We offer a full compliment of interventional procedures designed to relieve pain. Most of our procedures are performed under X-ray guidance and I.V. sedation administered by highly experienced certified nurse anesthetists.
The procedures we perform include:
- Epidural Steroid Injections
- Selective Nerve Root Blocks
- Trigger Point Injections
- Peripheral Nerve Blocks
- Stellate Ganglion Blocks
- Lumbar Sympathetic Blocks
- Ultrasound Guided Procedures
- Genicular Nerve Blocks and Ablations
- Facet Injections and Medial Branch Blocks
- Radiofrequency Lesioning and Denervation
- Spinal Cord Stimulation
- Discography (Discogram)
- SI Fusions
Common Treatable Conditions
While our primary focus is interventional procedures aimed a relieving pain, we are also an excellent resource for directing patients to appropriate adjunctive therapy, such as physical therapy, occupational therapy, acupuncture, behavioral therapy and neurosurgery.
Conditions that we treat:
- Acute/Chronic Back pain
- Herniated Lumbar Disc/Sciatica pain
- Acute/Chronic Neck pain
- Post Laminectomy Syndrome (failed back surgery)
- Whiplash Injuries
- Herniated Cervical Disc
- Headache, Occipital & Cervicogenic
- Reflex Sympathetic Dystrophy (RSD) or called Complex Regional Pain Syndrome
- Post Herpetic Neuropathy (Shingles Pain)
- Diabetic Neuropathy
- Compression Fractures of the Spine
- Sacral Insufficiency Fractures
- Other Painful Conditions
Common Questions about our treatments:
What to expect after the procedure?
Some patients experience significant pain relief soon after the procedure. Some may experience some increase in the pain for few days. For some the relief may take up to 2 weeks.
What are the main side effects from steroids?
Steroids may result in a temporary increase in blood pressure and blood sugar. Some patients experience temporary weight gain. Patients who undergo repeated injection are at an increased risk for osteoporosis. For the first 2 weeks after the injection, patients are more at risk for opportunistic infection.
Other possible side effects from the procedure?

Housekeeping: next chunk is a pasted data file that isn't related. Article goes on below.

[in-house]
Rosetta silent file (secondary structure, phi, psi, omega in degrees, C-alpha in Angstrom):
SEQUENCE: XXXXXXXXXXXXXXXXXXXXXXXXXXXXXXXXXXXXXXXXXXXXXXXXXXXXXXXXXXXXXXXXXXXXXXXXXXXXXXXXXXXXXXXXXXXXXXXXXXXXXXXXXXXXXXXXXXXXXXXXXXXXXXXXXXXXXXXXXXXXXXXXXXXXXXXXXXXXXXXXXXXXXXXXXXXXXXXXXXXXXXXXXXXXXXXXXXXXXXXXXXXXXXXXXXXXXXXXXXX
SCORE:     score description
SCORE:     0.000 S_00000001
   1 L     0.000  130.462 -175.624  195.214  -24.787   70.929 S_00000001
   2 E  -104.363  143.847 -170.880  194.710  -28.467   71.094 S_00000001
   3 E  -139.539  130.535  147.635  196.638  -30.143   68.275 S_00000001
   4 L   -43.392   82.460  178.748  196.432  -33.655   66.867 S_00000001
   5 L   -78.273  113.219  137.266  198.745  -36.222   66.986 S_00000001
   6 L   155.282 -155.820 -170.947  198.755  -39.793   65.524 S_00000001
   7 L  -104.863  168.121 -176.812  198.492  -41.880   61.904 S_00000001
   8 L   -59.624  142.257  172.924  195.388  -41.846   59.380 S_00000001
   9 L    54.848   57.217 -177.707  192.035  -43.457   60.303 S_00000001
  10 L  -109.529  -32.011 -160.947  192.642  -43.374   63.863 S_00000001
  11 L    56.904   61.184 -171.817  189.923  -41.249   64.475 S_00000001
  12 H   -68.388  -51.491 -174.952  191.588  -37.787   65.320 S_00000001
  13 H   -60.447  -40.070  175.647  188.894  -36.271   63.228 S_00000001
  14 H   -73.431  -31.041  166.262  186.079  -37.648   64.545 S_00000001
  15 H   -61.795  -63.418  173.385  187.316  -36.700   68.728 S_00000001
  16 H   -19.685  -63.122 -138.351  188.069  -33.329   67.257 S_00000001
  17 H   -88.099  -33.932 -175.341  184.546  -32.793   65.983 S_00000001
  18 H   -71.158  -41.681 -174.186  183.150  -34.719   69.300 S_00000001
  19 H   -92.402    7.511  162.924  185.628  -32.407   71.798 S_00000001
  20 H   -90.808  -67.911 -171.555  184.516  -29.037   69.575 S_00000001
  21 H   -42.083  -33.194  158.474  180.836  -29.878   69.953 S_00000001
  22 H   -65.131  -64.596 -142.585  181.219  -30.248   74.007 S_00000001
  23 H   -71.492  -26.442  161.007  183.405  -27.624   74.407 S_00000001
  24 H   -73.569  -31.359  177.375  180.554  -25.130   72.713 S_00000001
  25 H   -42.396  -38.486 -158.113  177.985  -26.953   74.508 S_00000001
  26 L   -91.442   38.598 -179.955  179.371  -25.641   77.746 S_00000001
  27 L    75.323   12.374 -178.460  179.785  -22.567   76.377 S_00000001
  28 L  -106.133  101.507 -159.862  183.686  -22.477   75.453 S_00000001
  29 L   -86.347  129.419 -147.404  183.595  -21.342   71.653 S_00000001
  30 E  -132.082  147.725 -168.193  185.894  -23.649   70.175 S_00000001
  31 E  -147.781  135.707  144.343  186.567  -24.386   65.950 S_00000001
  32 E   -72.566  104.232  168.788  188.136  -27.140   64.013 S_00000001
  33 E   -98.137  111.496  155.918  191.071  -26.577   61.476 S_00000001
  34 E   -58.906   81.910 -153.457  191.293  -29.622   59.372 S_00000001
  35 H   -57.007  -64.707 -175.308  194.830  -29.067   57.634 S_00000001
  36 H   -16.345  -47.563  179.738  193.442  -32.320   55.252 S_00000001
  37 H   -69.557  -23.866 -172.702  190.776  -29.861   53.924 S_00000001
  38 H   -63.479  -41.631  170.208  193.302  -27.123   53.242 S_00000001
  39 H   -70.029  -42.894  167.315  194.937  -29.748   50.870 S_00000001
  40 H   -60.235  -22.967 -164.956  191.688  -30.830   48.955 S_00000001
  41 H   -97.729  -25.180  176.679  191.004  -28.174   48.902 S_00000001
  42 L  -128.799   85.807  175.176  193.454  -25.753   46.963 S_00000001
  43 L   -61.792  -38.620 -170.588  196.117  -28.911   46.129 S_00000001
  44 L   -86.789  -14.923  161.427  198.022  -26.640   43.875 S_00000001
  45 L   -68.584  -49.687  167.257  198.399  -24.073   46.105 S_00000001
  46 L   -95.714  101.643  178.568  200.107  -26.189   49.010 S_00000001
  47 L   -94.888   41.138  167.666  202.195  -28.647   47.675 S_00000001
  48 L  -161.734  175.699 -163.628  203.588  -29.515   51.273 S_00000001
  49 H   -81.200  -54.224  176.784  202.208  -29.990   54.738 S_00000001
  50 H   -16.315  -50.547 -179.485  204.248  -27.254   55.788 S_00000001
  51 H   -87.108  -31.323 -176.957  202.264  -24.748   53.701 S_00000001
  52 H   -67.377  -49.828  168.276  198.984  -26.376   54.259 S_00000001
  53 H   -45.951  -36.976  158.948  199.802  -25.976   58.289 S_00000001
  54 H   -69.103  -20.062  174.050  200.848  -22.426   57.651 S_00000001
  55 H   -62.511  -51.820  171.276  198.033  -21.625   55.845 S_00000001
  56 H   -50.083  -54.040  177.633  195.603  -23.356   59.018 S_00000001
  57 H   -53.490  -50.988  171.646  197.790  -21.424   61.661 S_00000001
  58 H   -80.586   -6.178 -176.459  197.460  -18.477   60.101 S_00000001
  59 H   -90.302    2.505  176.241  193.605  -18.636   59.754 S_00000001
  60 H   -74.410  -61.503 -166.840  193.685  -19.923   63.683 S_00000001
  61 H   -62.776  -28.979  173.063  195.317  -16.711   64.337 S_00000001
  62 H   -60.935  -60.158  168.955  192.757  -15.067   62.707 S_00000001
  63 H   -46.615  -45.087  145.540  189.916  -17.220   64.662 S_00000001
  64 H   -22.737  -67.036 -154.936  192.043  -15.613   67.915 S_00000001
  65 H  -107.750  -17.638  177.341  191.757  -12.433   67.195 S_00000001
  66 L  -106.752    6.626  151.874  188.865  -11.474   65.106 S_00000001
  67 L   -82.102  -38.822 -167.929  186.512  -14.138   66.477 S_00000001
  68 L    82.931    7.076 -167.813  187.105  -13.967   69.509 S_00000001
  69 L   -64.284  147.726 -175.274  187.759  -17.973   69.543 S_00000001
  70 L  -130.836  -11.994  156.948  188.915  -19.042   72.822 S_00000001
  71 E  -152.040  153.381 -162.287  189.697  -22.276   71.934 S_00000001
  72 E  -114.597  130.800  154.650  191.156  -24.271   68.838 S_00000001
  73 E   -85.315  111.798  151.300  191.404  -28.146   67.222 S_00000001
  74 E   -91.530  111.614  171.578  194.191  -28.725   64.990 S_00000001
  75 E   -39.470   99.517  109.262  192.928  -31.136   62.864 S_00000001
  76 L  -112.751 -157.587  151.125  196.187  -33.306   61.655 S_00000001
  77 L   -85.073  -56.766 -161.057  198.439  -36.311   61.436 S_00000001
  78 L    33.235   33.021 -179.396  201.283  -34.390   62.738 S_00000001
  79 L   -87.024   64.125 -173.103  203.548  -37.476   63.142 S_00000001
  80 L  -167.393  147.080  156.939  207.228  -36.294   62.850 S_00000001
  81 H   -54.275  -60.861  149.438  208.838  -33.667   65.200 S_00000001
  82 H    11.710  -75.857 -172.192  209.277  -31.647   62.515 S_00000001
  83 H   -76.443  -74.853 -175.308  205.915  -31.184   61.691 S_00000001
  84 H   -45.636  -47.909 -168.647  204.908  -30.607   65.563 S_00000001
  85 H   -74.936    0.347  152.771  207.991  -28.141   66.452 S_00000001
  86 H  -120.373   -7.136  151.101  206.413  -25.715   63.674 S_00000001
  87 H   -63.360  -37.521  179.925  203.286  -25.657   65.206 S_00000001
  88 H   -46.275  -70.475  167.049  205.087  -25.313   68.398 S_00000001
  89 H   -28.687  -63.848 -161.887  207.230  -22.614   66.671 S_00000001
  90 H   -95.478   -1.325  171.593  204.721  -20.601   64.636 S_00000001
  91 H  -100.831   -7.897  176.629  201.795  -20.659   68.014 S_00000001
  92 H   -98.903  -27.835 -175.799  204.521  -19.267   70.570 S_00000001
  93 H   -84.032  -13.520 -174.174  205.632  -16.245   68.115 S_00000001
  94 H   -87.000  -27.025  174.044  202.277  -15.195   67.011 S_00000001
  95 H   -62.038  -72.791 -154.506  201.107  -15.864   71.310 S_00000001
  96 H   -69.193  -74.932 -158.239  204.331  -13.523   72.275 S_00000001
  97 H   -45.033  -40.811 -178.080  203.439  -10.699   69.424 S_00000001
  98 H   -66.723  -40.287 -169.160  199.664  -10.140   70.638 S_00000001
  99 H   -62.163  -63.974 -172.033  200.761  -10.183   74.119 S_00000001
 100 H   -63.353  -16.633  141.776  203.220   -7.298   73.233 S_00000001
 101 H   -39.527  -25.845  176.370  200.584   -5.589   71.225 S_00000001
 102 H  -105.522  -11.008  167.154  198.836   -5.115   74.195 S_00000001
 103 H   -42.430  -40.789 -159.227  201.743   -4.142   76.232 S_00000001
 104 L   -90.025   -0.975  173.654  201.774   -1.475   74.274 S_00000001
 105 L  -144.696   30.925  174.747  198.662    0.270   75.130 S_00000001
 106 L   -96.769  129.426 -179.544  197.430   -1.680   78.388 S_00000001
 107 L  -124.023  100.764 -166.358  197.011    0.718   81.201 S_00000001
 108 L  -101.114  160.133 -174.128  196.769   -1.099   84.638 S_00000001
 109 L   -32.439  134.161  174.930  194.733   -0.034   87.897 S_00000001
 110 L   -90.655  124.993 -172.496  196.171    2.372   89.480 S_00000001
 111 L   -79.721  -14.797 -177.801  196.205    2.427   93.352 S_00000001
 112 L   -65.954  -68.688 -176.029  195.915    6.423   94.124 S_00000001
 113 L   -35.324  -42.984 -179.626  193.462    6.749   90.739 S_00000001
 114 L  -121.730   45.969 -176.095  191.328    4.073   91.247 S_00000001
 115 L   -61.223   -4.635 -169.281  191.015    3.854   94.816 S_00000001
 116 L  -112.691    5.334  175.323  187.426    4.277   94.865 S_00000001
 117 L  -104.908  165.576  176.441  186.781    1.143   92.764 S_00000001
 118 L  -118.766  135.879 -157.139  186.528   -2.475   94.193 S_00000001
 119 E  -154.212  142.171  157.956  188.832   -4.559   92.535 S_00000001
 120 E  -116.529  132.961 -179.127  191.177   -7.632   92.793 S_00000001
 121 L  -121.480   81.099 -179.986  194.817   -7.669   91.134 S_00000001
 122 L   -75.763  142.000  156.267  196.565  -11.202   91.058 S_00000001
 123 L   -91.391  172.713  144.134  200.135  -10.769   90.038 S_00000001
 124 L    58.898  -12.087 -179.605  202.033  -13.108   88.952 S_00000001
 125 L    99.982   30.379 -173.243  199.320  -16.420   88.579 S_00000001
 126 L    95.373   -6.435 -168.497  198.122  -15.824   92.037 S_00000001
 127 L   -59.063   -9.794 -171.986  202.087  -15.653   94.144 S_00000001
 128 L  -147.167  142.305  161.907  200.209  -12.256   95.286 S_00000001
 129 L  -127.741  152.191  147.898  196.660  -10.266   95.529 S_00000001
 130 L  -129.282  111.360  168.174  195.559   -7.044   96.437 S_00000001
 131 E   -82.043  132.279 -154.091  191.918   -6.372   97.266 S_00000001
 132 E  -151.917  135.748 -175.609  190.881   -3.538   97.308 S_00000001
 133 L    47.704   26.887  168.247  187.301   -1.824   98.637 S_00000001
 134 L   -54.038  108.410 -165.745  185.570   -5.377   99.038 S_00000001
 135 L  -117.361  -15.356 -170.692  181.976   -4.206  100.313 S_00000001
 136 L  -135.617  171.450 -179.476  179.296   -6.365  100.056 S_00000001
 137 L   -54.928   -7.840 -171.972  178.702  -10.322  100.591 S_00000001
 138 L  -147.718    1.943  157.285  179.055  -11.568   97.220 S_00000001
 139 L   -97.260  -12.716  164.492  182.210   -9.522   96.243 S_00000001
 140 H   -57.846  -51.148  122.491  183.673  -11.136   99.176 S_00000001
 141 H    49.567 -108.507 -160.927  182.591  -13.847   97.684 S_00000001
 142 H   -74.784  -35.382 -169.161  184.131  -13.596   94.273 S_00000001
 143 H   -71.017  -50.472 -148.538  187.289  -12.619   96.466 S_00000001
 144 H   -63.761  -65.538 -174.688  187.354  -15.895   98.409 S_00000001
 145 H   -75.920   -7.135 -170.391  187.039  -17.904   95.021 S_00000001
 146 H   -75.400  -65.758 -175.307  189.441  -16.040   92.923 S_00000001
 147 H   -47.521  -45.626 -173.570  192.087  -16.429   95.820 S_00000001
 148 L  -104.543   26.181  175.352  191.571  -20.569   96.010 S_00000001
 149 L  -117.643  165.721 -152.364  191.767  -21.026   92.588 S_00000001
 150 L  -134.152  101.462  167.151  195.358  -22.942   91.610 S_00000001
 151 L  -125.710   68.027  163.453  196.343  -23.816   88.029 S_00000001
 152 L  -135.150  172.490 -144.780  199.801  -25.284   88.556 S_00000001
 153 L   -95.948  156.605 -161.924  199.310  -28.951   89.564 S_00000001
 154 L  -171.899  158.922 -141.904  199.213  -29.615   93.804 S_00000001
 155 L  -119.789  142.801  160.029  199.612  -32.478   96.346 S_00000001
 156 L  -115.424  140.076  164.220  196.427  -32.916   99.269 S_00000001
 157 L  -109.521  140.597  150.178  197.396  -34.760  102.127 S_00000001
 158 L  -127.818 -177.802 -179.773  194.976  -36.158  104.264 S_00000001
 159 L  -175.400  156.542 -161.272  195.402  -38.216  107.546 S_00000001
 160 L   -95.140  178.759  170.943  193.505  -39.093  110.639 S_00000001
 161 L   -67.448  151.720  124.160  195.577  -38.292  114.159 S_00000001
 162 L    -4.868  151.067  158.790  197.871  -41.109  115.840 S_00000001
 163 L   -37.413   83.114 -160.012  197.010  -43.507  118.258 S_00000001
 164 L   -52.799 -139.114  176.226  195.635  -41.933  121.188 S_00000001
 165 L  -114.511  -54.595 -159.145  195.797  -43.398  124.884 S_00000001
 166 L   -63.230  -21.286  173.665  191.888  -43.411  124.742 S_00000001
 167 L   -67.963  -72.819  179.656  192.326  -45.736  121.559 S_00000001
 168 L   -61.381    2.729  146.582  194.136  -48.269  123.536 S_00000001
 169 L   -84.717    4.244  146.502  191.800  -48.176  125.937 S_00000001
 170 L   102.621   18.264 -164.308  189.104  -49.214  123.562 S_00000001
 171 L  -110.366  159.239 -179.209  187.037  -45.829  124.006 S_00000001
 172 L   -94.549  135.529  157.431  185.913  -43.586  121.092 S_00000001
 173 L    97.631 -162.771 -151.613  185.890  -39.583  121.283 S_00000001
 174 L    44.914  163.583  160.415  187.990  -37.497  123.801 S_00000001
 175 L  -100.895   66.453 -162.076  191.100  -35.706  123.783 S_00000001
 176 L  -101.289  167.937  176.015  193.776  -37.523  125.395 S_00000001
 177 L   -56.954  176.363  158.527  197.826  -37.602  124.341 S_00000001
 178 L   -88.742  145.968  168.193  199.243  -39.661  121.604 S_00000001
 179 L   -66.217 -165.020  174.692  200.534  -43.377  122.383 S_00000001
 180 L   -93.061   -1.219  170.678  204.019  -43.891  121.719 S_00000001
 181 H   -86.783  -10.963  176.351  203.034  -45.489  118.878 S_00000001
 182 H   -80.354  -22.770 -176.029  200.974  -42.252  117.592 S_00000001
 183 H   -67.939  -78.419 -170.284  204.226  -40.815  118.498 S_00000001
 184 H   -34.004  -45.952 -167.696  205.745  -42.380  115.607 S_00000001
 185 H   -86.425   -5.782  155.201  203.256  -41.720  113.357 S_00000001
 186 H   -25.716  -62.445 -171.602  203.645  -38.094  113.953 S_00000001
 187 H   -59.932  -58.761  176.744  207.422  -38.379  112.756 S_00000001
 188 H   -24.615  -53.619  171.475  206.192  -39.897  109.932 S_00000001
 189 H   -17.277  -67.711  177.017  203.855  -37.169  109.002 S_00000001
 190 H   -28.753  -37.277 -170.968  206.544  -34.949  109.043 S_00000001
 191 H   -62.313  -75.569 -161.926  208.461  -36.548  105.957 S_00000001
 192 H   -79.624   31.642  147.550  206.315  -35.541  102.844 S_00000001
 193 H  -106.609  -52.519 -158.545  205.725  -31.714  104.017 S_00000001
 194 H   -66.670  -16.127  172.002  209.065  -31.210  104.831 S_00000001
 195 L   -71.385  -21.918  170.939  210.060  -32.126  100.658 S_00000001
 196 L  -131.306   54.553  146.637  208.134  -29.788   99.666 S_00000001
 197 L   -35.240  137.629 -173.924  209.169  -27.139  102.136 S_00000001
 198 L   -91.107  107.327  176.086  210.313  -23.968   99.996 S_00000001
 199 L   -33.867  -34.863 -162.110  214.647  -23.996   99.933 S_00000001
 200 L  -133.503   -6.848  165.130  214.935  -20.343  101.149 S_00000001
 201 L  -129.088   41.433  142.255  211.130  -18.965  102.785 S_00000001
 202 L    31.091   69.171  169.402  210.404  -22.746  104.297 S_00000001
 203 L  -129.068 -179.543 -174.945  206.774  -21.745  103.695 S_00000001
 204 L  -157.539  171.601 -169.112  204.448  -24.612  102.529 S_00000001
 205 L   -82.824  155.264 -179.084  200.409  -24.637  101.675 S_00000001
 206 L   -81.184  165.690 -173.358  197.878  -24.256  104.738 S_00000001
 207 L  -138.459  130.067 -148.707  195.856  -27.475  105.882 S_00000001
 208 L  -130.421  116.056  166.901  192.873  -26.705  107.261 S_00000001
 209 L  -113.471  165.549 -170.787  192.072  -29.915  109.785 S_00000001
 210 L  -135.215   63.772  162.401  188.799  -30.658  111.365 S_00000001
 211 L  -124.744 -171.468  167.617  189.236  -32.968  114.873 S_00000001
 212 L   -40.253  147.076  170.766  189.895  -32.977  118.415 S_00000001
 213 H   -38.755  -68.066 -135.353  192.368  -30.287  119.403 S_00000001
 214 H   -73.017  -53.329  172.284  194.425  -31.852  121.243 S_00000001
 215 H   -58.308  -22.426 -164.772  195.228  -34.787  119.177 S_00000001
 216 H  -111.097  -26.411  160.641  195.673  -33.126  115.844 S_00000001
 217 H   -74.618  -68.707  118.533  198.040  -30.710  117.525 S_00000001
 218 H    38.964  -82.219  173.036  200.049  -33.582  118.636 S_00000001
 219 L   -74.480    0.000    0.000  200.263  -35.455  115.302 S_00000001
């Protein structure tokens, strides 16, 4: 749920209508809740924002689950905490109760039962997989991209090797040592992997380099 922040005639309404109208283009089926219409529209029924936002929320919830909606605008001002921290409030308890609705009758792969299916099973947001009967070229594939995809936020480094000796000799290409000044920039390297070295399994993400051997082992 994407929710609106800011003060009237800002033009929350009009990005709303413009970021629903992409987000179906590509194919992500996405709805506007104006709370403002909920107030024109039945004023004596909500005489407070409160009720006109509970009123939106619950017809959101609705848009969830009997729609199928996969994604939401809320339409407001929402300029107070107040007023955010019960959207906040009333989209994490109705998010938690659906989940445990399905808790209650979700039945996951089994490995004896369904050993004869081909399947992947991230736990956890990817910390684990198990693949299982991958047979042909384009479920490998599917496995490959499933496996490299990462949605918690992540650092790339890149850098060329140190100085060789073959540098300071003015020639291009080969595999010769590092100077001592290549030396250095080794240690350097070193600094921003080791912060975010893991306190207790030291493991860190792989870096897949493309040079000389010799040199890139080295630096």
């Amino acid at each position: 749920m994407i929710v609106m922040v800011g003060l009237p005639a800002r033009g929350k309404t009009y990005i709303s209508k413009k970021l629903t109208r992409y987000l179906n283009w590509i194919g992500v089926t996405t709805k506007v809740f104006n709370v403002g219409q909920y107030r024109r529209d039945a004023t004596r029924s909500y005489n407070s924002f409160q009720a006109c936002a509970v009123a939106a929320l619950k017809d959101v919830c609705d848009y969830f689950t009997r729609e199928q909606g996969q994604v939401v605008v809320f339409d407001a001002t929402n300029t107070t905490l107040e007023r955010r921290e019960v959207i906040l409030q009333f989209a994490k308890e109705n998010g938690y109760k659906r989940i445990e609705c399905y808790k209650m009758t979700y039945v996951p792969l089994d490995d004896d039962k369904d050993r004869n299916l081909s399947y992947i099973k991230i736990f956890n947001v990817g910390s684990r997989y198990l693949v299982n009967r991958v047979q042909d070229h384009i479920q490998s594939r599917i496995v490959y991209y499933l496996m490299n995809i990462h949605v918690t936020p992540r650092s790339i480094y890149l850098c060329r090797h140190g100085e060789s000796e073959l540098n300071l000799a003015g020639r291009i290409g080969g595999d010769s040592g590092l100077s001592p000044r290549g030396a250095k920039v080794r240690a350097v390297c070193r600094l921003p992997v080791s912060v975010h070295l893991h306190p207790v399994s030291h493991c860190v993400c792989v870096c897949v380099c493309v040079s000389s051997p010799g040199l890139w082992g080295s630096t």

It may simply not help the pain. Any spine procedure carries a small risk of neurological injury. Injury to the spinal fluid sac can result in severe headache (Spinal headache) which may require additional procedures.
Selective Nerve Root Blocks (Transforaminal Epidural Injections)
This is a procedure in which a mixture of a steroid (cortisone) and a local anesthetic is injected in the vicinity of a nerve root. It is effective in reducing the inflammation in that particular nerve root.
This treatment is especially beneficial in patients who had undergone previous back surgery or patients with scoliosis. There are time when this procedure is also considered in patients who have not benefited from traditional epidural injections.
Side effects of steroids (please see Epidural Injections). Temporary increase in pain, because the injection is done in a relatively tight area. Spinal headache is rare after this kind of injection. Injuries to the nerve root, spinal cord or blood supply to major neurological structures (rare).
Medial Branch Block
Facet joints are an important part of the spine. They are essential for its stability. They also allow for side bending and twisting motion. Like other joints in the body, they are prone to injuries and degenerative changes which result in pain, tenderness and muscle spasms. Facet joints have a dedicated nerve supply called the medial branches. Each joint is supplied by 2 nerves. One nerve is located at the same level and a second nerve at the level just above. Medial branch blocks involve injecting a small amount of local anesthetic (novocaine) in the vicinity of each nerve.
What to expect after the procedure?
You will be asked to keep track of the pain level the first few hours. We recommend that you try the activities that would cause your pain such as walking up steps, vacuuming/sweeping the floor or mowing the lawn. When the effects of the local anesthetic wear off, the pain will return and because you have been more active it may be worse than normal. Overall this is a simple and very safe procedure. It is performed under fluoroscopic guidance and IV sedation.
The following business day, a member of our nursing staff will call you. You will be asked of the degree and duration of the pain relief. We consider 50% pain relief for several hours as a positive test. If you had a positive test, we recommend that you undergo the definitive treatment which is known as Radiofrequency Rhizotomy Procedure.
The procedure involves injecting local anesthetic near the spine. If the medicine reaches any of the major nerves; this may result in numbness and weakness in the area supplied by that nerve. This weakness will only last few hours. If this occurs to you, we recommend that you limit your activities to avoid accidents or falling down.
Any procedure may result in an allergic reaction to the medication. Other risks may be infection, injury or bleeding.
This is a procedure designed for treatment of compression fractures of the spine. One or two needles are placed into the compressed vertebral body. A balloon is then inserted through the each needle and inflated to regain the height of the vertebral body.The cavity created by the balloon is then filled with bone cement to stabilize the fracture and correct the deformity. Most patients enjoy instant relief of their back pain.